Activists are 'brainwashing' politicians and HSE management when it comes to proposed new gender recognition laws, according to a leading doctor at the National Gender Service.
Endocrinologist Professor Donal O'Shea was speaking as the Seanad debates the Gender Recognition Bill.
The bill would "provide a right to self-determination for persons who have reached the age of 16 years", without parental consent.
Prof O'Shea told Newstalk Breakfast the plan is "incredibly dangerous".
"There's nothing easy about being transgender," he said.
"What we've seen over the last 15 years in our service is that the very best outcomes are in individuals who have very good support from within their environment.
"If they're transitioning without the support of their families, the outcomes are just much poorer.
"So, it's implicit, if you're allowing someone to get a Gender Recognition Cert without the support of their parents... that there is conflict."
He said any such conflict needs to be dealt with.
"That conflict should be addressed; the reasons for that conflict should be addressed and then you should move forward in a supportive environment.
"Giving a 16-year-old a cert that will allow them to access surgery in another country is incredibly dangerous.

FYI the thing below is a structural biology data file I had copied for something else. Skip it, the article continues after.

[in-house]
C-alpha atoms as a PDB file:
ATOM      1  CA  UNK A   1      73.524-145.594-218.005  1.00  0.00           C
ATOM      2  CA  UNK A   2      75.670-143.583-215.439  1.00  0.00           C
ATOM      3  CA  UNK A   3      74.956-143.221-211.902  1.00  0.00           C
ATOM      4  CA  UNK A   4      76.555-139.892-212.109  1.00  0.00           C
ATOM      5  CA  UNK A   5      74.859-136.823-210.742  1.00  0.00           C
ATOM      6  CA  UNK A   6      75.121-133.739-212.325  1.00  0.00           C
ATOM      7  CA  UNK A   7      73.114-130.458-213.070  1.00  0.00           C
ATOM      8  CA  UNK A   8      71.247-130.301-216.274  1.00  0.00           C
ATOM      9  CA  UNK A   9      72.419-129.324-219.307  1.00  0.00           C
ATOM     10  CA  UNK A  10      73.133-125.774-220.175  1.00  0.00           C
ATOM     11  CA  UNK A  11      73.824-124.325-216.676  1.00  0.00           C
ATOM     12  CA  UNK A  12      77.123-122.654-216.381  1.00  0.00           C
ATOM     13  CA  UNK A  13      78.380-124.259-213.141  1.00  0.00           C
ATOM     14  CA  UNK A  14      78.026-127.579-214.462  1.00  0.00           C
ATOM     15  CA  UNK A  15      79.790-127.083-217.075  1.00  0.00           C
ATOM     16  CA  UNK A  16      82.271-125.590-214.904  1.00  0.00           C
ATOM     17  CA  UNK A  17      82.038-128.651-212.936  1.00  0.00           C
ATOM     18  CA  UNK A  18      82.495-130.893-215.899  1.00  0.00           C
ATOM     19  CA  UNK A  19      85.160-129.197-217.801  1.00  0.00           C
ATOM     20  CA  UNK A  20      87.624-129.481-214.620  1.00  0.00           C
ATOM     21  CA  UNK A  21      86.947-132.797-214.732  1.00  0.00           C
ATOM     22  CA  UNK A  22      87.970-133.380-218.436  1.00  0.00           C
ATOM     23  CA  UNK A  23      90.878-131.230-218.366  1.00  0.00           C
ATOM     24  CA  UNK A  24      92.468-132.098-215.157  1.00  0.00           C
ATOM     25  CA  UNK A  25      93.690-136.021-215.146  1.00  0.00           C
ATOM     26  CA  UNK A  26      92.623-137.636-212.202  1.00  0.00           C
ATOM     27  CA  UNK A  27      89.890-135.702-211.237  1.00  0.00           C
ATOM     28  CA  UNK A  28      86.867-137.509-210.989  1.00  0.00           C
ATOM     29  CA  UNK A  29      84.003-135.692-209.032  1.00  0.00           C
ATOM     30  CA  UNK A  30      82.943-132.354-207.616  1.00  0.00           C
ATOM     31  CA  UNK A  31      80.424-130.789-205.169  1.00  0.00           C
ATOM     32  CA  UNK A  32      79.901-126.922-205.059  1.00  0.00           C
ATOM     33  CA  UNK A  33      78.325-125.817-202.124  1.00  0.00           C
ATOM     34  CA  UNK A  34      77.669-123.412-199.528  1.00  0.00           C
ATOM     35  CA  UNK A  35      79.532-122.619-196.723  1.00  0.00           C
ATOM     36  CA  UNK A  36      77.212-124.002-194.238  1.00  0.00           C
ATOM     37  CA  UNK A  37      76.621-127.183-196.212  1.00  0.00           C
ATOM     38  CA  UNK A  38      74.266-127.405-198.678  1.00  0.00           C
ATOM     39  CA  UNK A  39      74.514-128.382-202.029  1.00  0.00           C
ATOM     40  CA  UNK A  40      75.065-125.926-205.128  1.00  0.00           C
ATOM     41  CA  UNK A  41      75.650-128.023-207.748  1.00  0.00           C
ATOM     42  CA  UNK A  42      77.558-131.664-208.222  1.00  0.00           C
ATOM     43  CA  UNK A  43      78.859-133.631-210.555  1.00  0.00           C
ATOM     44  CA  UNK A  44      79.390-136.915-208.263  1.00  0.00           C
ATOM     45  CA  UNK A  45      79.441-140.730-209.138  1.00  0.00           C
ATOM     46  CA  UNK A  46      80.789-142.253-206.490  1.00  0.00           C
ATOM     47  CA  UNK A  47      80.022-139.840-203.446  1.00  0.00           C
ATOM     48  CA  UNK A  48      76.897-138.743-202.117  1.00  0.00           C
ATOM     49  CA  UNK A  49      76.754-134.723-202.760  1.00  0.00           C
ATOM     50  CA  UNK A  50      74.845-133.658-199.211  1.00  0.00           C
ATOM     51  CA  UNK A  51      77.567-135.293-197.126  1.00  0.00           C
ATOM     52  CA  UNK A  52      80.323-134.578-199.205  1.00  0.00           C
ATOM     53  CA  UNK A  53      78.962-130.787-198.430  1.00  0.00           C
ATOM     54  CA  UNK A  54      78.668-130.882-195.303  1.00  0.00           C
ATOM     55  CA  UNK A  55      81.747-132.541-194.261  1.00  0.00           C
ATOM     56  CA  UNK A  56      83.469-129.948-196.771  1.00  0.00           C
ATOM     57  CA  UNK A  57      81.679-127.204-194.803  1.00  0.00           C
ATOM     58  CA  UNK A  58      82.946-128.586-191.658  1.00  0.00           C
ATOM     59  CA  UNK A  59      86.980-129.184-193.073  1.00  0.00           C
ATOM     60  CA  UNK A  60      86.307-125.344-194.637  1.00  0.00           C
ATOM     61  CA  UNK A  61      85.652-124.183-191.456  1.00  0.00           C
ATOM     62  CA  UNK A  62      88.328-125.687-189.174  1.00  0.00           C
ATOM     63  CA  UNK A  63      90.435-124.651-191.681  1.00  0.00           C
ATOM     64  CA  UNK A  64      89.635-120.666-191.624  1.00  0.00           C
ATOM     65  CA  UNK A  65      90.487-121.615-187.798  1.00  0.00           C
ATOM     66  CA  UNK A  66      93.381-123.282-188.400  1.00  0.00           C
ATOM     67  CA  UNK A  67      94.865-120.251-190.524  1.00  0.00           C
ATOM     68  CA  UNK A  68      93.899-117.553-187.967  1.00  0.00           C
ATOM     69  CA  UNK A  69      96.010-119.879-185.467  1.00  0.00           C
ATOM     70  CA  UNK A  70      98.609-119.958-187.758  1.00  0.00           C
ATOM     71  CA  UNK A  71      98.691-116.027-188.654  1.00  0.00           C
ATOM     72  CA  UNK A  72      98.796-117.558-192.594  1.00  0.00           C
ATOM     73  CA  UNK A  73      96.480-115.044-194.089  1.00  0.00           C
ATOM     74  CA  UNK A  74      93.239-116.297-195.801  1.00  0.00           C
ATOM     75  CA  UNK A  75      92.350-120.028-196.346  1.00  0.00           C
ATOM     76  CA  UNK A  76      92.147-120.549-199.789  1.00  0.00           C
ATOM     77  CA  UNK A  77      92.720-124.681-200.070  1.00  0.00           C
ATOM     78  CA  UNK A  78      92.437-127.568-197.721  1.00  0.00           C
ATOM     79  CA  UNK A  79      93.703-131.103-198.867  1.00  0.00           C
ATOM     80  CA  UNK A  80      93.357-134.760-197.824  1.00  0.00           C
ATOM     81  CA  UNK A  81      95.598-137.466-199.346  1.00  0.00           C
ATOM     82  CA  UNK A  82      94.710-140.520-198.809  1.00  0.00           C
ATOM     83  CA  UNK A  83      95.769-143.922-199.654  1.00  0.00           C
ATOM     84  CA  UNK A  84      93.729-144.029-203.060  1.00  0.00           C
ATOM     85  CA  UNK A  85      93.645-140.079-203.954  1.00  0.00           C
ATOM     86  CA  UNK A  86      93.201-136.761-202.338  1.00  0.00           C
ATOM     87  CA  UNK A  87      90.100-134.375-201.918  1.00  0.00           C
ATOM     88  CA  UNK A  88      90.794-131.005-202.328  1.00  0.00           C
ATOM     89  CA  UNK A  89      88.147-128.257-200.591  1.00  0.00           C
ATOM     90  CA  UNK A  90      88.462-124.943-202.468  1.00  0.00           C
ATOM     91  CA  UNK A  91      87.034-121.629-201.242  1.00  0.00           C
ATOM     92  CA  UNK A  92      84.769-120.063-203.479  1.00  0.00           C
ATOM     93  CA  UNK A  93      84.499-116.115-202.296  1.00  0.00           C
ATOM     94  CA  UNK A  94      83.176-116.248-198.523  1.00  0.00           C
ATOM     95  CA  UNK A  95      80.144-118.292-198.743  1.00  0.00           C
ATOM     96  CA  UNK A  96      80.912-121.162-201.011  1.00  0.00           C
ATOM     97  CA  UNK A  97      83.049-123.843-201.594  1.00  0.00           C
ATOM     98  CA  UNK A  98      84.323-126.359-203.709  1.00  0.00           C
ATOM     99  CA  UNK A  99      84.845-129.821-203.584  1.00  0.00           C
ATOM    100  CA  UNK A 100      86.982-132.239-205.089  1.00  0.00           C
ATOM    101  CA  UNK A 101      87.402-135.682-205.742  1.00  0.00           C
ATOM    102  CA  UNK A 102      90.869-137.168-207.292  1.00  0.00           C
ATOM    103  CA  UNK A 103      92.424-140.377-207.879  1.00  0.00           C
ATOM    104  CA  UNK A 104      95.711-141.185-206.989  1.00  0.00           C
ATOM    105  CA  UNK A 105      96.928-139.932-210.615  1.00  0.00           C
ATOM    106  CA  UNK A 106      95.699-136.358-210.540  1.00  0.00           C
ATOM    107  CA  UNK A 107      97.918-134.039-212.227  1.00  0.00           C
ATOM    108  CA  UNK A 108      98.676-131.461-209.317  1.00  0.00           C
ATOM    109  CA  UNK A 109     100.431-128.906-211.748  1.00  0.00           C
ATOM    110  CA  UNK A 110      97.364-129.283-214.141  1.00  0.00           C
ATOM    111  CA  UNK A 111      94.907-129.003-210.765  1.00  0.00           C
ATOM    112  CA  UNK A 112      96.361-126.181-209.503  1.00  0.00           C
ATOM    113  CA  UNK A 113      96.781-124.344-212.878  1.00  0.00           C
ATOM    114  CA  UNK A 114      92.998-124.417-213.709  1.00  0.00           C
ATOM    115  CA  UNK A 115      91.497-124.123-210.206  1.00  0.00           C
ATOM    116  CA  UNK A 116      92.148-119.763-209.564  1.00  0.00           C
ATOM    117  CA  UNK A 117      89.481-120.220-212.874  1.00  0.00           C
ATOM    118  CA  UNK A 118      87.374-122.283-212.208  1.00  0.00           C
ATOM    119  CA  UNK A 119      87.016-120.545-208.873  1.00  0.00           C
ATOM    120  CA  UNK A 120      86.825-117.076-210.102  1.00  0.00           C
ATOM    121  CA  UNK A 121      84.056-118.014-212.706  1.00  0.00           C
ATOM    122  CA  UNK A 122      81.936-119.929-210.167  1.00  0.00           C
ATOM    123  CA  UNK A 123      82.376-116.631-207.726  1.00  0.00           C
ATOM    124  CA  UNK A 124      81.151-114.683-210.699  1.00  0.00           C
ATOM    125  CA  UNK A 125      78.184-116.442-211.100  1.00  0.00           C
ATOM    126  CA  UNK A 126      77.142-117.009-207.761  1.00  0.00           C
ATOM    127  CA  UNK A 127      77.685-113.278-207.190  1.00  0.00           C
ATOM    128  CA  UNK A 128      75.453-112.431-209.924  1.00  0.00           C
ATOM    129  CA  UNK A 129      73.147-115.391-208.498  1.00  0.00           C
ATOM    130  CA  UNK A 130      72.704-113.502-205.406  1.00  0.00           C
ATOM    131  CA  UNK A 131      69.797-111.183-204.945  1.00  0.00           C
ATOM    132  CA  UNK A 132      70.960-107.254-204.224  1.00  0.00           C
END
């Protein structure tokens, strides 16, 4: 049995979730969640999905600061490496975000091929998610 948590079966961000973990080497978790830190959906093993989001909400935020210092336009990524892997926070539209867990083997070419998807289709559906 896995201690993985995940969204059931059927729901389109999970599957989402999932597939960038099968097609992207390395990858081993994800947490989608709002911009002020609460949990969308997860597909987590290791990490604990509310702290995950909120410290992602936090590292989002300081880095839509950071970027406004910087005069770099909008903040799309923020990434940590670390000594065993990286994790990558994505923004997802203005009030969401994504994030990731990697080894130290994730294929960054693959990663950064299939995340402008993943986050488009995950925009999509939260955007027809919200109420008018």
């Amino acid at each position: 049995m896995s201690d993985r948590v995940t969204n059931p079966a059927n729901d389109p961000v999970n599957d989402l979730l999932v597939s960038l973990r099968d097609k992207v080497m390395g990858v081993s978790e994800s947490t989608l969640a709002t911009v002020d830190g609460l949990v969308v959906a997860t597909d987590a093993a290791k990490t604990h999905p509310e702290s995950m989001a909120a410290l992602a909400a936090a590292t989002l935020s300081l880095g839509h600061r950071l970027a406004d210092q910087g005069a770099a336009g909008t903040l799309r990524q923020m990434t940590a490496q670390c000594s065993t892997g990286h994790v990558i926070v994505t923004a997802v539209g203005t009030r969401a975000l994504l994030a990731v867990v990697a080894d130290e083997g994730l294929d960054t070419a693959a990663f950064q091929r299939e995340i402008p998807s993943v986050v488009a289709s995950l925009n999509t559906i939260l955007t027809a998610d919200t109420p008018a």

"We know that people do that once they get the cert."
'No argument in favour'
Prof O'Shea said he can't see any argument in favour of the plan.
"There is no argument, sensibly, that can be made in favour of it," he said.
"What's happened is the activist voice internationally has taken centre stage."
He suggested this activism is being spearheaded in Ireland by TENI and BelongTo "that are shaping - if not brainwashing - political thinking."
"[They're] shaping - if not brainwashing - senior management thinking in the HSE to say an activist view is correct, when it's not correct," he said.
"The clinicians in the field have been saying this needs to be approached with caution, this needs to be done... in a careful manner.
"The activists have it that we're right-wing restrictive, and if the politicians speak - and speak sense - they're cancelled," he added.
A TENI spokesperson said they would like to see the implementation of the Review of the Gender Recognition Act 2015, which recommends "a system of gender recognition should be introduced for children of any age", subject to key principles.
This includes parental consent required, with "an appropriate legal process to address cases where there is not consent from both parents or it is not possible or safe to obtain same".